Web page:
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What has happened to American education?

By May 23, 2016May 26th, 2019No Comments

Our basic problem

Despite the decades of discussion about the objectification of women’s bodies and appearance, the essence of toxic masculinity continues. Boys are still learning that what matters most about a woman is her appearance. The Internet has permitted them to do so anonymously. I would like to see that every boy or man who criticizes a woman’s appearance is compelled to post a photo of himself for analysis.

Currently, we have 12-year-old boys trolling accomplished and intelligent women instead of showing them the respect they deserve and have earned. Where are they continuing to learn this toxic masculinity, learning that it is fun and empowering to ridicule women’s appearance?

On the other hand, women’s bodies and fashion choices are promoted by the media and the fashion industry. Nancy Pelosi showed up for the meeting with three men looking sharp enough in her Max Mara coat and stiletto heels that everyone could see that she dominated the conversation. She was dressed for it and Max Mara has announced that they are bringing out a new version of this discontinued style. As one of her constituents, I have seen that coat more times than I could count. I didn’t know it was a power coat, but maybe it wasn’t until she displayed her power while wearing it that it became one.

On the other side of the political spectrum, Melania Trump appeared in a jacket bearing the words “I really don’t care, do you?” And why isn’t Donald Trump’s appearance commented on more frequently? I know that as a feminist, I have avoided these easy comments about Trump, as I don’t believe that anyone should be judged by the body they are in.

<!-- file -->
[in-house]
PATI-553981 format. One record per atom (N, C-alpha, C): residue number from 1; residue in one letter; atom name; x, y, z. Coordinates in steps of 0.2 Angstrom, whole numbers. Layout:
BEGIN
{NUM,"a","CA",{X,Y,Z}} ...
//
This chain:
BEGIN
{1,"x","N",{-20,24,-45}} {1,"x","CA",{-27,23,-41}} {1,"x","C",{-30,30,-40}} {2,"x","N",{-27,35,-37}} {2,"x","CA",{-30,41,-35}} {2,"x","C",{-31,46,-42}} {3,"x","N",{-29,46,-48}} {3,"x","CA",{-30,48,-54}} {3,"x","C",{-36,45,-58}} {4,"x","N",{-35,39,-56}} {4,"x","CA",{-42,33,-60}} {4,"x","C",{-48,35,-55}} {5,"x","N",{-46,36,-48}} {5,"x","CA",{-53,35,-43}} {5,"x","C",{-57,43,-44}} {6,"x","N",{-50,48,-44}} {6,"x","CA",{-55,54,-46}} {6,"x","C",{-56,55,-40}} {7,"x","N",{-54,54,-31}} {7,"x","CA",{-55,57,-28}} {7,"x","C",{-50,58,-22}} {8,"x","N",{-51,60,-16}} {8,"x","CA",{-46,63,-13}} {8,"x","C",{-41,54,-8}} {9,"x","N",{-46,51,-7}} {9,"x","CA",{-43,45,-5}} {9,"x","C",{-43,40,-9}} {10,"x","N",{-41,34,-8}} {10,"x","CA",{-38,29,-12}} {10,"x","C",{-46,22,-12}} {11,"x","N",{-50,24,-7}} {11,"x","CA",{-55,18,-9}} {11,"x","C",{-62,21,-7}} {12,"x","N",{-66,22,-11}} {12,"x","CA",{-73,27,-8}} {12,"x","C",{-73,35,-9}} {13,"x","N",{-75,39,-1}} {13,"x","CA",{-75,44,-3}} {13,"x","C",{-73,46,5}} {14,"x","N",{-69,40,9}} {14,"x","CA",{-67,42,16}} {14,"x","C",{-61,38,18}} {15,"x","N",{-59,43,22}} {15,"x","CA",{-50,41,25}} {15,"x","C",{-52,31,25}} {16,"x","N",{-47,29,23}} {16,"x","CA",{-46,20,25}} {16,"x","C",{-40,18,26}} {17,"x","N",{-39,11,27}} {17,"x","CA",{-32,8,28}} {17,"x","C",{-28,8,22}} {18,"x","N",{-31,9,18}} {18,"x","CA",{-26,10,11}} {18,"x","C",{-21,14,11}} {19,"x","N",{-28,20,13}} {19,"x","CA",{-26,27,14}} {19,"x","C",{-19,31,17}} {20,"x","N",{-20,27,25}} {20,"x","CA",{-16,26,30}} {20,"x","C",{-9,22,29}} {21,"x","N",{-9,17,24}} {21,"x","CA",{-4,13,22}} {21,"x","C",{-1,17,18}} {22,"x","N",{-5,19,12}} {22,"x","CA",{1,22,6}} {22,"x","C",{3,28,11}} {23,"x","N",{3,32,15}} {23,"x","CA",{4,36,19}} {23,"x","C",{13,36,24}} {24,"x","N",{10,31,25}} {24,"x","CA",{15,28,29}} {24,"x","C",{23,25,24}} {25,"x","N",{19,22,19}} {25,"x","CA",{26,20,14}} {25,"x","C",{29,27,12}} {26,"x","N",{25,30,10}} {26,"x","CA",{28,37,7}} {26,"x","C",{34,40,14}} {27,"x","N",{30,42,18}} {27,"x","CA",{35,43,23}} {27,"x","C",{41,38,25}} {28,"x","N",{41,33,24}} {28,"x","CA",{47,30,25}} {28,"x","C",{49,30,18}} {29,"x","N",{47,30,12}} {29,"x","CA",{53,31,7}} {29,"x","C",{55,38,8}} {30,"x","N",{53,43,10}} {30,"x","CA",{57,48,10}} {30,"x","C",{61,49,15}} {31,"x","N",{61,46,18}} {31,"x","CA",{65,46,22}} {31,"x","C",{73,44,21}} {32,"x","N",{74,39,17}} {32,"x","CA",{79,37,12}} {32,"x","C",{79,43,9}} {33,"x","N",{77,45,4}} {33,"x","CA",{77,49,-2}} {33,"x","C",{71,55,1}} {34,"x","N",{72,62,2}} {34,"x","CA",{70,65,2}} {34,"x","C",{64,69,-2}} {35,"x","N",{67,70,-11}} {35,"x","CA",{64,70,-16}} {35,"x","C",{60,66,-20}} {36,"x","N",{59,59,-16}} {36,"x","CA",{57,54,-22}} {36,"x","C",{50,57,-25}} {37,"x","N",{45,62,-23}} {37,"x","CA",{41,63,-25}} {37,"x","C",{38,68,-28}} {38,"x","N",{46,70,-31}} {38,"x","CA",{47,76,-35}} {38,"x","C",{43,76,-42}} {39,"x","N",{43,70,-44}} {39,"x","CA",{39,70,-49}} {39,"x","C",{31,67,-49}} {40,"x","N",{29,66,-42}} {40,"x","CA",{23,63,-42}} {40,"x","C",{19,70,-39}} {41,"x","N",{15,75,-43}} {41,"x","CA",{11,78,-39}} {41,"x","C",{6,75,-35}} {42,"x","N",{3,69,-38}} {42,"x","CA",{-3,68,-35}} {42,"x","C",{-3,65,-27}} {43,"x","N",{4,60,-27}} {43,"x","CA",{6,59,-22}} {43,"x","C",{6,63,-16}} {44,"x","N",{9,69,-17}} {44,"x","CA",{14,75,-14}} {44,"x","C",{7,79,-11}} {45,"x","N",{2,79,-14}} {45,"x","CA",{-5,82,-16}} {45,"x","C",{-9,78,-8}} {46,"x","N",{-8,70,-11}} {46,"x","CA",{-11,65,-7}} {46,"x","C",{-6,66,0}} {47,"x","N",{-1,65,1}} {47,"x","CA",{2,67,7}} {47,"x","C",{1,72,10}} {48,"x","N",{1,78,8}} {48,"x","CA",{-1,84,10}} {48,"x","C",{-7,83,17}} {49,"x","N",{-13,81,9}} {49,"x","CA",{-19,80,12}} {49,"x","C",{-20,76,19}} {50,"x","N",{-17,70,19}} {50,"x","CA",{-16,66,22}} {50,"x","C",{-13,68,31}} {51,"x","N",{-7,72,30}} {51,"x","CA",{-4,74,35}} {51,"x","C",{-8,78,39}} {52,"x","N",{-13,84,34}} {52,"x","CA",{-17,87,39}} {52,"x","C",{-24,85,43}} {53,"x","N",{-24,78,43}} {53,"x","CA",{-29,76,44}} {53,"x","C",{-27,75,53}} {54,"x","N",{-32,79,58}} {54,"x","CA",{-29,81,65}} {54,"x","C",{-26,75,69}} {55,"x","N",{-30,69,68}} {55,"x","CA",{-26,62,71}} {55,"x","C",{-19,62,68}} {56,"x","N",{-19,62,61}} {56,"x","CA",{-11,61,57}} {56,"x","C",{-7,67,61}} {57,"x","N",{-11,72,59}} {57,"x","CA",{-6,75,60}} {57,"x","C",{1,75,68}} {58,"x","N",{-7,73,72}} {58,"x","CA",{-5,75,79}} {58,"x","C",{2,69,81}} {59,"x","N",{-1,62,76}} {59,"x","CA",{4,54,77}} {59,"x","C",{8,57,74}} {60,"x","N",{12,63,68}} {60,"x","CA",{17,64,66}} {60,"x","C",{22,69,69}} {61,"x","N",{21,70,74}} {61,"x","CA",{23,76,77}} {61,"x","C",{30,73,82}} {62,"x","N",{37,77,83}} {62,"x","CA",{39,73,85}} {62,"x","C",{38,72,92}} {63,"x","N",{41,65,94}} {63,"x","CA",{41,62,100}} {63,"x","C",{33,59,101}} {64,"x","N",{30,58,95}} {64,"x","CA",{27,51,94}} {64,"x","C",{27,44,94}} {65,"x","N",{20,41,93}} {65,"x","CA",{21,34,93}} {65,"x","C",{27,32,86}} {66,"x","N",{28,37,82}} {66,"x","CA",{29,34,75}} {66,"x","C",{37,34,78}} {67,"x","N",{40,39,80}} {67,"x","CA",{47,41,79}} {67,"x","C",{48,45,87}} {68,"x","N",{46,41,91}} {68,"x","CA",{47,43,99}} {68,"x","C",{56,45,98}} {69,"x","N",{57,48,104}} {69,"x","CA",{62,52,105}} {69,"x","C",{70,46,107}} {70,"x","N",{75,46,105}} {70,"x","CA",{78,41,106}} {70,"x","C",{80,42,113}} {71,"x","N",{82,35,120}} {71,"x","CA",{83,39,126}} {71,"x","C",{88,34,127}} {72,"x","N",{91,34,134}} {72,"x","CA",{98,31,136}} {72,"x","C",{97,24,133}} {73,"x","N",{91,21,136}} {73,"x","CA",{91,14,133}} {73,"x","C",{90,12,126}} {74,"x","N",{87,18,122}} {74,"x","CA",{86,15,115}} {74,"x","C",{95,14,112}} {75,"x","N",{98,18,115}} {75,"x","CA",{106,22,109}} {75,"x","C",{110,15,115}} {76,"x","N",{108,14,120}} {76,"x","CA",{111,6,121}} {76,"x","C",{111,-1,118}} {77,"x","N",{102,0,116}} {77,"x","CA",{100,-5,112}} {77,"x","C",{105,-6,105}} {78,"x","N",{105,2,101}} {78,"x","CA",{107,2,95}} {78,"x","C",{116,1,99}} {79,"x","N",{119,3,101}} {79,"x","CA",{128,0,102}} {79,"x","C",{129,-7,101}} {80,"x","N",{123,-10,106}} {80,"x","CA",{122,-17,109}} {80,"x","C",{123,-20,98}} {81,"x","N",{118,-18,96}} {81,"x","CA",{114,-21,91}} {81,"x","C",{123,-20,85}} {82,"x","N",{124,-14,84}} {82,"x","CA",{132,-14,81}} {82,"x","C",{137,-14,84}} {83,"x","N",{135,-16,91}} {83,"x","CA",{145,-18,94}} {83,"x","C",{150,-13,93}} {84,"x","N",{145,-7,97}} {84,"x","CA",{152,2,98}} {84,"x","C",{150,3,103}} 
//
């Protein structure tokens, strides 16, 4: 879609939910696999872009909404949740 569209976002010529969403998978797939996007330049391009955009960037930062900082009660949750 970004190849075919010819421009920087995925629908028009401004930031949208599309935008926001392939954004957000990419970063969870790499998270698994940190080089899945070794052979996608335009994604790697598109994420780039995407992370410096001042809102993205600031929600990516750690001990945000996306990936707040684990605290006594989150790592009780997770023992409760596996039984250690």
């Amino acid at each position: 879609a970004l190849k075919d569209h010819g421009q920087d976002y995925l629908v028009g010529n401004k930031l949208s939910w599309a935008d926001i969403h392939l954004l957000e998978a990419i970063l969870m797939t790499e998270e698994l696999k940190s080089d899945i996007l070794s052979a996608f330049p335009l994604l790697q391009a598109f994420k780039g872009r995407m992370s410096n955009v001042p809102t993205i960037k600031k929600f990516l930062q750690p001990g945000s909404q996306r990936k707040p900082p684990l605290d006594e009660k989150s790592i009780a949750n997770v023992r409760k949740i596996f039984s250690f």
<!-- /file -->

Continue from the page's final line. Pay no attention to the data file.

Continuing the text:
Nancy Pelosi is fully qualified to be president should events move in that direction, and fortunately, she knows how to dress for it as well.

This is still a cultural issue and it is still a therapeutic issue. I have not worked with a girl or woman who did not find fault with her appearance as a major therapeutic issue.

Even the women that our culture considers beautiful are obsessed with their size, shape, aging skin and enjoyment of food, which could enlarge their dimensions. This must end. I enjoy buying friends presents that they will appreciate, especially in this holiday season, but I am terrible at wrapping them and that is just the way it is. It is the gift and the love it represents that matters.

It is the heart and soul of the person that matters, not how it is packaged. When will we finally learn this?


[1] N. Sanandaj, New Geography, 2013.

This article was originally published in Psychology Today.

Ellyn Kaschak

Ellyn Kaschak

Ellyn Kaschak, Ph.D. is an internationally acclaimed and award-winning psychologist, author and teacher. She is well-known as a speaker, workshop leader, human rights advocate and a public intellectual.